MDG flu vaccination program aids wing readiness

Senior Airman Jeremy Means, emergency medical technician, gives Chief Master Sgt. Layton Clark, 4th Fighter Wing command chief master sergeant, a FluMist vaccination Oct. 6.  (U.S. Air Force photo by Robin DeMark)

Senior Airman Jeremy Means, emergency medical technician, gives Chief Master Sgt. Layton Clark, 4th Fighter Wing command chief master sergeant, a FluMist vaccination Oct. 6. (U.S. Air Force photo by Robin DeMark)

SEYMOUR JOHNSON AIR FORCE BASE, N.C. -- The 4th Medical Group here kicked-off their annual flu immunization program by administering the first flu vaccine to Chief Master Sgt. Layton Clark, 4th Fighter Wing command chief master sergeant, Oct. 6.

"It doesn't hurt. Don't be a sissy, get in here and get vaccinated," said Chief Clark. "It's every Airman's responsibility to take care of their personal health to maintain the readiness for our wing."

According to Technical Sgt. Patrenia Hawkins, NCO-in-charge of immunizations, the base-wide program will run from late October through early November. The medical group will visit each squadron to immunize all active-duty military.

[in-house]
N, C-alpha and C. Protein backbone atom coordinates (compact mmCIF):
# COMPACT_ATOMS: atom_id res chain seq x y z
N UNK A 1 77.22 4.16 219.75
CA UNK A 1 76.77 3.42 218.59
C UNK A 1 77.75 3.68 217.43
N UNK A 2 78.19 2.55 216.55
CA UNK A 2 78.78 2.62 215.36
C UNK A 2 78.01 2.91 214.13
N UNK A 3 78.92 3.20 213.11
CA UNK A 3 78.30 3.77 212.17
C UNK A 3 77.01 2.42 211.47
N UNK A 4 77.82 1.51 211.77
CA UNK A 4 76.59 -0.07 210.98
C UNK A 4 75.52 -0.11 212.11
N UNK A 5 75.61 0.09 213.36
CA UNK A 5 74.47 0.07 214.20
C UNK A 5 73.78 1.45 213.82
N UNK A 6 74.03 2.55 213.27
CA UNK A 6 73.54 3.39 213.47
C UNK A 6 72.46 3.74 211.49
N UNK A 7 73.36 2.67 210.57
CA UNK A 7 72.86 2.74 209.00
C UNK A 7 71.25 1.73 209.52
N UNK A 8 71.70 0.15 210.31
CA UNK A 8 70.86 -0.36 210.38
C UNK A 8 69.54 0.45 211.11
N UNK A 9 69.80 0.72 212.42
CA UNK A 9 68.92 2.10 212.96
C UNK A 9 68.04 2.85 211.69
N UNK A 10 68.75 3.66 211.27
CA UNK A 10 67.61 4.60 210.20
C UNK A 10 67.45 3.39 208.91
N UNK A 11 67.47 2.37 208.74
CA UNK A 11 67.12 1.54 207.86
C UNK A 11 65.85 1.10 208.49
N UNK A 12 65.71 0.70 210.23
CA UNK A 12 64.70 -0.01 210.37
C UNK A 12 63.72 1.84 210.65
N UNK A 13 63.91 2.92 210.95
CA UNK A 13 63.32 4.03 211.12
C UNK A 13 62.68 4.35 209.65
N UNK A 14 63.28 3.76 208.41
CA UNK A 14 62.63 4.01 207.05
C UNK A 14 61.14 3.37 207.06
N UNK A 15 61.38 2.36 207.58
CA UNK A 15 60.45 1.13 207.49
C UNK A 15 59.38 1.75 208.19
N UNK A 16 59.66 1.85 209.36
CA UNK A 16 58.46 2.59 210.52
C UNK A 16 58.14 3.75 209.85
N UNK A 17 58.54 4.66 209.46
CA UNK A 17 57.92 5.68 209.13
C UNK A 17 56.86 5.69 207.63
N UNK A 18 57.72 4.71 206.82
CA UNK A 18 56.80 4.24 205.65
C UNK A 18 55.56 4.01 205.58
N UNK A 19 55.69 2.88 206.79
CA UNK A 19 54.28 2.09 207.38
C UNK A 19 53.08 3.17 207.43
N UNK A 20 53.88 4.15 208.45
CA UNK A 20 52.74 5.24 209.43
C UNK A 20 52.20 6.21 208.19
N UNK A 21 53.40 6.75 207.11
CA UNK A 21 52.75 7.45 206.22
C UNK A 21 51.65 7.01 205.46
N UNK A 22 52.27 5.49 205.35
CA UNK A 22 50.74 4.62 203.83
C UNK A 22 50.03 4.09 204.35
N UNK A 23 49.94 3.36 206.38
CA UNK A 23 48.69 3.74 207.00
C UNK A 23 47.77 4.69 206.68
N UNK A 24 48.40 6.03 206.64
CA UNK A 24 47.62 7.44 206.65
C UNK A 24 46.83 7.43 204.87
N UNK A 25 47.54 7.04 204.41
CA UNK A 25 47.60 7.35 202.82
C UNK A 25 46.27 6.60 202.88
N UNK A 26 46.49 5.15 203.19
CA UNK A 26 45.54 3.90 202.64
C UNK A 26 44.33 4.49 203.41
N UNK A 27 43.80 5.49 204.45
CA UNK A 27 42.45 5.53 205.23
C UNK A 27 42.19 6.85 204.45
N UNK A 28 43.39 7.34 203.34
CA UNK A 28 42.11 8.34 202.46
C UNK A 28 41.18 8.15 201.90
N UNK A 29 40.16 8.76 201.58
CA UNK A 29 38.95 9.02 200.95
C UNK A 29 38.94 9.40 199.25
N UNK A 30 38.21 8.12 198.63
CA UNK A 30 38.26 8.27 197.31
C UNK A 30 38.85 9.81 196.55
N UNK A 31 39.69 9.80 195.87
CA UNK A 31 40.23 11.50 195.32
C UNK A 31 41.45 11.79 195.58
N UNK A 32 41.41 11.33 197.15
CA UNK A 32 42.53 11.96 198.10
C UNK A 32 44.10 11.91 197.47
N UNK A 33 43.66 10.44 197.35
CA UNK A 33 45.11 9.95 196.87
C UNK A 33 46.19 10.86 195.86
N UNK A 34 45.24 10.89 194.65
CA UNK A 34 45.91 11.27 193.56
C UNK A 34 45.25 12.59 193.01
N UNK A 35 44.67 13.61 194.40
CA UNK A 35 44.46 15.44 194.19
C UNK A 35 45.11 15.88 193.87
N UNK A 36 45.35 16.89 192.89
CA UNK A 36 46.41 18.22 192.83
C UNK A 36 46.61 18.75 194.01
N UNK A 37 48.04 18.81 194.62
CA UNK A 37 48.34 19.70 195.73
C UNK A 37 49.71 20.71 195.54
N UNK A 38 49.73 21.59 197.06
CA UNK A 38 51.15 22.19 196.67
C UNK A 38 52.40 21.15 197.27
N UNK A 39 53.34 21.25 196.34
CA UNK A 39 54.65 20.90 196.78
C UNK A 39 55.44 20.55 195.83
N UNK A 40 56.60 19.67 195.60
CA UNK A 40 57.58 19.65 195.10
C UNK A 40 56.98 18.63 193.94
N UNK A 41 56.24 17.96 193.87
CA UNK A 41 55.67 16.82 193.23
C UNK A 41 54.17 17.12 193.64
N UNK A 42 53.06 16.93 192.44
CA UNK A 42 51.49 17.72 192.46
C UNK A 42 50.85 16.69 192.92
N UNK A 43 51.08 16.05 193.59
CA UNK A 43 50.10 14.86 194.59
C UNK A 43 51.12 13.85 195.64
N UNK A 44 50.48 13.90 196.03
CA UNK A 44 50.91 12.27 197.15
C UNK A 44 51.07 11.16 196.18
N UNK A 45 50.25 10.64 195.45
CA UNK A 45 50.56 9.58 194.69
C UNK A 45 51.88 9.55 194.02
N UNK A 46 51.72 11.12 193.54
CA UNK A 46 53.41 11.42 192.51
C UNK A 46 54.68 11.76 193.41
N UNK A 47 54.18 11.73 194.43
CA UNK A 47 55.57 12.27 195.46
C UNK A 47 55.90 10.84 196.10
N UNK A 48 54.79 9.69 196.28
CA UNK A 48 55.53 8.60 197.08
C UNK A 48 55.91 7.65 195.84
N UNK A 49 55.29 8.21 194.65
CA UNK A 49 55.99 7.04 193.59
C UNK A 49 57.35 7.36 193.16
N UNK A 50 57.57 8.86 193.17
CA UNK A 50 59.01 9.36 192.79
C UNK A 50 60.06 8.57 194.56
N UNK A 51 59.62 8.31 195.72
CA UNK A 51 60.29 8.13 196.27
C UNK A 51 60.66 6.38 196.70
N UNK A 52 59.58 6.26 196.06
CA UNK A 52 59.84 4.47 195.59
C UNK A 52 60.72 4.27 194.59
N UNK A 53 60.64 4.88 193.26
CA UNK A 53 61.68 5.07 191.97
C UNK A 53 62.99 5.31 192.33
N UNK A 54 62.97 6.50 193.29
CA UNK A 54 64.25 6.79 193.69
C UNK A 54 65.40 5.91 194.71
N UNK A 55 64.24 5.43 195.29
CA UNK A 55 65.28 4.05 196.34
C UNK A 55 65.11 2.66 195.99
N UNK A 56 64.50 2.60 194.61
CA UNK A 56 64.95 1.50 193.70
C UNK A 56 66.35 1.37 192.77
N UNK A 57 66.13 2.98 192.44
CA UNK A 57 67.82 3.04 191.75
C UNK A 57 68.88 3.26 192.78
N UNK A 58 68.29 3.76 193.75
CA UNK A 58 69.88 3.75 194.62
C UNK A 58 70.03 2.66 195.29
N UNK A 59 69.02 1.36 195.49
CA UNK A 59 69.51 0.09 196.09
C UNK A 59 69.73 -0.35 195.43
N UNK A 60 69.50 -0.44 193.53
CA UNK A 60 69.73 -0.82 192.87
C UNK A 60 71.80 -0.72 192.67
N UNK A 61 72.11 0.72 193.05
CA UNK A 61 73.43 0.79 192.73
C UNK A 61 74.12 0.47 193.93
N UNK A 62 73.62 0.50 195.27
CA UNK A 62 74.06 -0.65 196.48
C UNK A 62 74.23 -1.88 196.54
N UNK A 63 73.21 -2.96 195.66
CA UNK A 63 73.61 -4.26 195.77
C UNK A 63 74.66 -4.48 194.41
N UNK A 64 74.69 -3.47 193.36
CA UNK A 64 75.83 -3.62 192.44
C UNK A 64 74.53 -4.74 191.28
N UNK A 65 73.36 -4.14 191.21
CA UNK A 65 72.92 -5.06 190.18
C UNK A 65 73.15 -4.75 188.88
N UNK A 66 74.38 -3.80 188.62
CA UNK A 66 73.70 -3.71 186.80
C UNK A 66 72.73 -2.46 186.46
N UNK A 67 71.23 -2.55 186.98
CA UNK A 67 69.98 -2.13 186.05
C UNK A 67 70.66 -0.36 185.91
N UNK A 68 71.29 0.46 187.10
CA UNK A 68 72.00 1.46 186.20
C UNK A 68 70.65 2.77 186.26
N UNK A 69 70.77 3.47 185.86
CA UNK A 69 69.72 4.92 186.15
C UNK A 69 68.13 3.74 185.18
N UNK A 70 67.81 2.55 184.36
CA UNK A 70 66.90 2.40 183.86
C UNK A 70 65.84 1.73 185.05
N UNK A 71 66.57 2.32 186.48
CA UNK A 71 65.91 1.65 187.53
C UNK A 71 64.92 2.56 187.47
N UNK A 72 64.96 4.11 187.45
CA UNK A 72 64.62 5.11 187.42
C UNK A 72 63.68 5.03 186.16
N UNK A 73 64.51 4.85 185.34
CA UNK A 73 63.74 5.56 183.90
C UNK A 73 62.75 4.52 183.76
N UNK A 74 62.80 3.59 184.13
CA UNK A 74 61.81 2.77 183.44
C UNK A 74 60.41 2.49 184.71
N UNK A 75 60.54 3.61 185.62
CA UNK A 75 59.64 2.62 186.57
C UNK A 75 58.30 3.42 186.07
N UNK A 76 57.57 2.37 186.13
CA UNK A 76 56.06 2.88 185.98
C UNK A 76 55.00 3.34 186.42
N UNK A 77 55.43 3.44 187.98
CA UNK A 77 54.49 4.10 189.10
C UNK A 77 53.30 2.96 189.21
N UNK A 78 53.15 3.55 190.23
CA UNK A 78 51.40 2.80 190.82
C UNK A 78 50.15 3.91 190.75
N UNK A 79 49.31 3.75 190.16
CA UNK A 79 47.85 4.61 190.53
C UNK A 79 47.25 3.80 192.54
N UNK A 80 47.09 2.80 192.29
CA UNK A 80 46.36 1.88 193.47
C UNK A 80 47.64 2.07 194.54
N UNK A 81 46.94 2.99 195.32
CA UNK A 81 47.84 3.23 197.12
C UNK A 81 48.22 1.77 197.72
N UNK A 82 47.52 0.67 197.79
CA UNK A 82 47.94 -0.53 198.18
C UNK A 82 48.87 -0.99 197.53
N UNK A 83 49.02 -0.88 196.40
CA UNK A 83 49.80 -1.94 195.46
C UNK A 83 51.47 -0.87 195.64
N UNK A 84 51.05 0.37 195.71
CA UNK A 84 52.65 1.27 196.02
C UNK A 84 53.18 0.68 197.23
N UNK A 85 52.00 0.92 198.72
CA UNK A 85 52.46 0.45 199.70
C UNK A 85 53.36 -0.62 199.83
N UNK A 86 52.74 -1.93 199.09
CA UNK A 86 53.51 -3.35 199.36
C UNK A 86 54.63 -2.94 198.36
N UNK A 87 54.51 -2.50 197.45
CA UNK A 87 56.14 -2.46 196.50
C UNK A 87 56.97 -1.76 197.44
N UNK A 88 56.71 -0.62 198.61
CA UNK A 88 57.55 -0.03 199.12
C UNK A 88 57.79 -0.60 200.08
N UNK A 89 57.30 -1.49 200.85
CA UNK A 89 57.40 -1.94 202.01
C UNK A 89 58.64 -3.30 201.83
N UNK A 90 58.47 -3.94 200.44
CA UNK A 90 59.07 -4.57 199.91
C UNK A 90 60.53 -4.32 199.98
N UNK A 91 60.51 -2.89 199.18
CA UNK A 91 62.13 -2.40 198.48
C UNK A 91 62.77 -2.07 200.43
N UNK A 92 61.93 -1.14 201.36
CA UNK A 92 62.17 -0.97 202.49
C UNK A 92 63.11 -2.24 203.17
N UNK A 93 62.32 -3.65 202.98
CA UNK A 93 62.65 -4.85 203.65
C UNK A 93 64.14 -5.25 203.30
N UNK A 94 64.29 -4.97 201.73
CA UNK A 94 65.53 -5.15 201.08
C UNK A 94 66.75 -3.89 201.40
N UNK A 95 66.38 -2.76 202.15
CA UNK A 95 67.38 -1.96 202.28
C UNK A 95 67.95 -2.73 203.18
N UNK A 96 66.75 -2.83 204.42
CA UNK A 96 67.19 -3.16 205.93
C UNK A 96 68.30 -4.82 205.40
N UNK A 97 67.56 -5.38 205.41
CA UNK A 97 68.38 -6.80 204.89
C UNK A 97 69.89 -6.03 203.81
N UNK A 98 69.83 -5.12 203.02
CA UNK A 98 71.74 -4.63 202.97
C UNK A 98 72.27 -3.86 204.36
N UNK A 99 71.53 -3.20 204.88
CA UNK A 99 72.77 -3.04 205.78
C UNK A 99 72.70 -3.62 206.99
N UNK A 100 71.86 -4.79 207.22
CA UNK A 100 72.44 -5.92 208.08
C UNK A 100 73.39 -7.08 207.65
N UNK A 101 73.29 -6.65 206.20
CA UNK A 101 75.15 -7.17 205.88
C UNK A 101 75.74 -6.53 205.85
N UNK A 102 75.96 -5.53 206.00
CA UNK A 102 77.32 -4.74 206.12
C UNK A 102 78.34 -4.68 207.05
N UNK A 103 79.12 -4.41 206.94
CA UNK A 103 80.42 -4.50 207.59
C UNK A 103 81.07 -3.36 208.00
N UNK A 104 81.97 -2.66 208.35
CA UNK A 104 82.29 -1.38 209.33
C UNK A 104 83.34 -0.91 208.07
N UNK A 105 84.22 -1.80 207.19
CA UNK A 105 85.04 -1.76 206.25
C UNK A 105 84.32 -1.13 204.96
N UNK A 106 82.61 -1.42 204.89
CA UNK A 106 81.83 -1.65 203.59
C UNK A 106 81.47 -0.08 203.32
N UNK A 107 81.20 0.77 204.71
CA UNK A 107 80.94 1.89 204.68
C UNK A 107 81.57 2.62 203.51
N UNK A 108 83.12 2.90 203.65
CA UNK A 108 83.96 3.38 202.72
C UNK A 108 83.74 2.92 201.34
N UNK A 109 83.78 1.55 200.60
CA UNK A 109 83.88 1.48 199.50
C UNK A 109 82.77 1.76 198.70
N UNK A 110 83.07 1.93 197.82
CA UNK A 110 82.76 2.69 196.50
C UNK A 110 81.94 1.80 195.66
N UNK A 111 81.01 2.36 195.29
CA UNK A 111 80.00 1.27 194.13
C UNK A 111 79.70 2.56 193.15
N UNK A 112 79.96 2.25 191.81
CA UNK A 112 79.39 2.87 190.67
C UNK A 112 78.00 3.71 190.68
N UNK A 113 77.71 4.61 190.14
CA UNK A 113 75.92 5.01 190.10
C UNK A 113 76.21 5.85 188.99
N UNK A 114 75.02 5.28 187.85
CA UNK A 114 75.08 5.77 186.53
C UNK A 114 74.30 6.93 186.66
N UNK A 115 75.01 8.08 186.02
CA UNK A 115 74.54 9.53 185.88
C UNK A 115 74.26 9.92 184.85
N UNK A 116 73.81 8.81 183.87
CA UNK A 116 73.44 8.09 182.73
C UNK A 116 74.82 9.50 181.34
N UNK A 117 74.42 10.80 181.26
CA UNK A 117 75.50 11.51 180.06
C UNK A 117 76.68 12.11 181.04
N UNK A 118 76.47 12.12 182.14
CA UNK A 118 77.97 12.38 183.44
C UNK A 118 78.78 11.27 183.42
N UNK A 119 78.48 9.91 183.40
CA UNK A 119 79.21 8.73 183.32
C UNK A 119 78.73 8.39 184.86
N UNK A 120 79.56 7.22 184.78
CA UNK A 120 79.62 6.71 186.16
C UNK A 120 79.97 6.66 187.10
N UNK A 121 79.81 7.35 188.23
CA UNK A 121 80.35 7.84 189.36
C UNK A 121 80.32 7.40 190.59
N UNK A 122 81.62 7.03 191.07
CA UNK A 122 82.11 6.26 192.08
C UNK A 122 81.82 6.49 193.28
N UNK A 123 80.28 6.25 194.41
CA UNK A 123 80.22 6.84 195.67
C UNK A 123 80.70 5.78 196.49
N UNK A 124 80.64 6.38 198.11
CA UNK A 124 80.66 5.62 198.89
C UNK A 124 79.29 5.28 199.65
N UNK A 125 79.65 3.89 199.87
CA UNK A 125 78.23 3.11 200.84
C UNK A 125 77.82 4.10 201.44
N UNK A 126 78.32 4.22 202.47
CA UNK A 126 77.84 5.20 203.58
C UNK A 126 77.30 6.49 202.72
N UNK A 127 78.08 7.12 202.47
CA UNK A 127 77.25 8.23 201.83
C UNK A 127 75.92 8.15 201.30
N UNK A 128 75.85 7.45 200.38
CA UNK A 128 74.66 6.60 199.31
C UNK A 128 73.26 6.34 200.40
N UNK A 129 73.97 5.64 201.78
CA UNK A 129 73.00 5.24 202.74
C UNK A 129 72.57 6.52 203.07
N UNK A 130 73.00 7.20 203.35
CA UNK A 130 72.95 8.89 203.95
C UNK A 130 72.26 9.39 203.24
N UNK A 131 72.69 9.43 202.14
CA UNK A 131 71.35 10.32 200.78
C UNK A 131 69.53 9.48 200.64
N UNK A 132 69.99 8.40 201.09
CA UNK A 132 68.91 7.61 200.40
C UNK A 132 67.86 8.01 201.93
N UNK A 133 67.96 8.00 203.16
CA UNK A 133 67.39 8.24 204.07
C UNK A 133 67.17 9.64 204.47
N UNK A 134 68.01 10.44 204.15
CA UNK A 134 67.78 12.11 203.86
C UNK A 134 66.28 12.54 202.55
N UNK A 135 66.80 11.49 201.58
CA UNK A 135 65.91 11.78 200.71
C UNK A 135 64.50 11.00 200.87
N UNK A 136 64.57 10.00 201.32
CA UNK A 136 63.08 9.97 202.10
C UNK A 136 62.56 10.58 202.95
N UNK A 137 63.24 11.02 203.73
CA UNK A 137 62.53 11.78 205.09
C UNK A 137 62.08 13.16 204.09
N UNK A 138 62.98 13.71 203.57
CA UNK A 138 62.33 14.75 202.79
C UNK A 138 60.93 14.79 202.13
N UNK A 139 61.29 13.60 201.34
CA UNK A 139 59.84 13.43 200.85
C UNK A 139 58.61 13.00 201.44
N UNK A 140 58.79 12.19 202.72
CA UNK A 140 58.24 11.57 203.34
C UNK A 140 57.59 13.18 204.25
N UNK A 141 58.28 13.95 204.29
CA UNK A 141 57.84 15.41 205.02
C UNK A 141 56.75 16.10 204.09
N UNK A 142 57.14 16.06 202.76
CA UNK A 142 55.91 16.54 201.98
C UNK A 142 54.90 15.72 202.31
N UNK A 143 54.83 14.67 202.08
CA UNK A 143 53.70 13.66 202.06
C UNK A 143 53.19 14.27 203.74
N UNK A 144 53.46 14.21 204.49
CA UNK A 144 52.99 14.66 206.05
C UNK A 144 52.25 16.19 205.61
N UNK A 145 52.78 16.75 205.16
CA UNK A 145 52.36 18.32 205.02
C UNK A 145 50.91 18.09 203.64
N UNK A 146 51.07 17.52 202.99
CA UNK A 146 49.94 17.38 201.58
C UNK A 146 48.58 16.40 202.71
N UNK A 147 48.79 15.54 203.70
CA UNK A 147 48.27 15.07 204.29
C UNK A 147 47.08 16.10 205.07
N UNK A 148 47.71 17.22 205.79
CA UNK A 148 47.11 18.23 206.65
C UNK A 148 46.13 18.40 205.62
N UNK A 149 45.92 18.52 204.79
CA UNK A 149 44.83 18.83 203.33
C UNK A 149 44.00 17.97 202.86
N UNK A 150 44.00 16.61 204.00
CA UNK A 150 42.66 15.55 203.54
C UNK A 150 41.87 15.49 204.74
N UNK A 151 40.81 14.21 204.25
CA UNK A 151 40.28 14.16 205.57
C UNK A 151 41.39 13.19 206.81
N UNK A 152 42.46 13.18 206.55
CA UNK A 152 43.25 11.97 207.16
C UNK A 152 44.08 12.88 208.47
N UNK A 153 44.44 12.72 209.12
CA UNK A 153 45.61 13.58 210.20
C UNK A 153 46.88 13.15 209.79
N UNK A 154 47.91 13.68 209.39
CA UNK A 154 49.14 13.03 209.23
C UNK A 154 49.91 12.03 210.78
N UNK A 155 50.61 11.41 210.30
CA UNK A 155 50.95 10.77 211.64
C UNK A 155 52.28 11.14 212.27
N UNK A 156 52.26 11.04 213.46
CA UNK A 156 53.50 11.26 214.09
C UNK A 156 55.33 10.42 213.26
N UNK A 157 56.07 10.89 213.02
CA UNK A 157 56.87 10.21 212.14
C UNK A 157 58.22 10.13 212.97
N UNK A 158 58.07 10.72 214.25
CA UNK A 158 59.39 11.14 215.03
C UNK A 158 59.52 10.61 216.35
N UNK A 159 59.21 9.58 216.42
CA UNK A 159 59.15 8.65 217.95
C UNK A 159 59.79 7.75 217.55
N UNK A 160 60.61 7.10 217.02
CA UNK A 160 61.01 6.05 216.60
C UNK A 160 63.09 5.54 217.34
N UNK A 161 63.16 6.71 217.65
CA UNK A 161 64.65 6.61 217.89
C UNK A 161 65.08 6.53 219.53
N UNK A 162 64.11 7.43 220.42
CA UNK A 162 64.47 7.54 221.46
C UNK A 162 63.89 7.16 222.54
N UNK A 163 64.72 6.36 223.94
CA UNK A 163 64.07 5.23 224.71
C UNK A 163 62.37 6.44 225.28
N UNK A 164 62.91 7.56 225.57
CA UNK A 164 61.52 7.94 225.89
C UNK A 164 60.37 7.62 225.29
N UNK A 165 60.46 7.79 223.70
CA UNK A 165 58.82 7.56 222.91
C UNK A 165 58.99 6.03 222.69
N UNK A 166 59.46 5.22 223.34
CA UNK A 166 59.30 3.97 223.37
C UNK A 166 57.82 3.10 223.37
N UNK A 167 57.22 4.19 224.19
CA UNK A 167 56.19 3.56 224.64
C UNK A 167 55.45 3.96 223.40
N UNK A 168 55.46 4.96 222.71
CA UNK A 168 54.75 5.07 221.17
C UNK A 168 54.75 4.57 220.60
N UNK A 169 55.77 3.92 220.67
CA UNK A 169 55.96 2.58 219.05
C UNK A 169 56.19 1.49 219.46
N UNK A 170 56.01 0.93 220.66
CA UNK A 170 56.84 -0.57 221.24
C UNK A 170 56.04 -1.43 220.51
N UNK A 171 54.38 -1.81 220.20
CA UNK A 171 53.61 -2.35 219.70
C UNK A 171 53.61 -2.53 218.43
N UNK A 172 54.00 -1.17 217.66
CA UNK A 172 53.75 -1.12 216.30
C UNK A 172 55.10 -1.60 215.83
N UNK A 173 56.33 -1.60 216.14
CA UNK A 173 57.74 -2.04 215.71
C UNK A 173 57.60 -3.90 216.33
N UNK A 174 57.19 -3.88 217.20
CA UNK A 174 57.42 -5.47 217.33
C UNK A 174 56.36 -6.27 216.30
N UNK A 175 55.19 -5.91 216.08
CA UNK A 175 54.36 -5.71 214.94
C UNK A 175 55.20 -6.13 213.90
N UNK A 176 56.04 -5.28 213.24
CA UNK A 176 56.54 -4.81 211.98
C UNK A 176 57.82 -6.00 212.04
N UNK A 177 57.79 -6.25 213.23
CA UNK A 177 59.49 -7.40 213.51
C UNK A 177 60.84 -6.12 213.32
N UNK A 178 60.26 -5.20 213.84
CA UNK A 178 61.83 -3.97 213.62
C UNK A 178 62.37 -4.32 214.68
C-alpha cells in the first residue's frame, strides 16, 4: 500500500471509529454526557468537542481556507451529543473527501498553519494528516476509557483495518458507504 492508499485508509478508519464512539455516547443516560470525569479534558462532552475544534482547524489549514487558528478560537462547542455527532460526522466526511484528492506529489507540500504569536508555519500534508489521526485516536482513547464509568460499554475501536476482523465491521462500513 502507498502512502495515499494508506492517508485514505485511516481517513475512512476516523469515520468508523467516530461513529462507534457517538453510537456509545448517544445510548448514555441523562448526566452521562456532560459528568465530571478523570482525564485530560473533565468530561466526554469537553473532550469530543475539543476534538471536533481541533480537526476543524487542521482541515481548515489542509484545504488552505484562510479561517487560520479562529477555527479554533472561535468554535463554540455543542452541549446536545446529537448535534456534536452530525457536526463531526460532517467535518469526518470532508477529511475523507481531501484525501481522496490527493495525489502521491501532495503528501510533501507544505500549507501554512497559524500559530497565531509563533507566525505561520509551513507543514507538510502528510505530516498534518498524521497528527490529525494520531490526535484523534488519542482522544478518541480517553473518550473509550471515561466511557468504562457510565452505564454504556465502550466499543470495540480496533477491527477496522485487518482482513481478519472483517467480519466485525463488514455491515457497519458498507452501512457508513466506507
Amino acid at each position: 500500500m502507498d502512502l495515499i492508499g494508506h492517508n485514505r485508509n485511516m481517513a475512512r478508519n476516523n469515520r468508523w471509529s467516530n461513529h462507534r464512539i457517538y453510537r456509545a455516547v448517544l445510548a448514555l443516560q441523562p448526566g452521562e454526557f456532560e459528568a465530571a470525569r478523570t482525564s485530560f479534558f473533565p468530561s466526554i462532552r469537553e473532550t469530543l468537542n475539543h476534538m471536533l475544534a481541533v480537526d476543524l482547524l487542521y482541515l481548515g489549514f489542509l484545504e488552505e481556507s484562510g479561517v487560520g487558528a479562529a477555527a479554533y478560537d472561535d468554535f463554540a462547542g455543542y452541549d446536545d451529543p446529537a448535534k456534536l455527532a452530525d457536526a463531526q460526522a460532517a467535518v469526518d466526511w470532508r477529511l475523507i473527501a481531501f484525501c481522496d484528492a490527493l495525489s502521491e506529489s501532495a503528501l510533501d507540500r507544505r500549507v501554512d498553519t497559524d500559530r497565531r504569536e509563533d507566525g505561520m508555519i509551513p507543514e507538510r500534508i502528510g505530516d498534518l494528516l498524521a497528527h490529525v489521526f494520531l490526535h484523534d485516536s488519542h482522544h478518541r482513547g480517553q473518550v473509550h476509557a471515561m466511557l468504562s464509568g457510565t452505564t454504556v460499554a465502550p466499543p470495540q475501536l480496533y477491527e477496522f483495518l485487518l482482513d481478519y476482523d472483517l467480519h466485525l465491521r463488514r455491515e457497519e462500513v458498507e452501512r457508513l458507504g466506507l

"The flu vaccine is required for all active duty," said Maj. Ruth German, blue team physician. "It's important to get vaccinated early to keep active-duty military a ready-to-fight force at all times."

According to Dr. German, there are limited numbers of the FluMist for the base population, so it's a first-come, first-serve basis. After that, the flu shots will become available.

FluMist is made from the activated or Live Attenuated Intranasal Influenza Vaccine (LAIV) and is administered through the nose by a nasal spray.

"The nasal mist provides somewhat better protection than the flu shot," said Senior Airman Jeremy Means, emergency medical technician. "The mist is also easier to administer because it's quick and painless. There are no needles used."

According to the Centers for Disease Control and Prevention, the single best way to prevent the flu is to get a flu vaccination each fall. There are two types of vaccines:

The flu shot is an inactivated vaccine containing killed virus that is given with a needle. The flu shot is approved for use in people 6 months of age and older, including healthy people and people with chronic medical conditions. The nasal-spray flu vaccine is a vaccine made with live, weakened flu viruses that do not cause the flu and is approved for use in healthy people 5 years to 49 years of age who are not pregnant.

For more information about the influenza vaccine program, contact your local healthcare provider, call 1-800-CDC-INFO or visit www.cdc.gov/flu.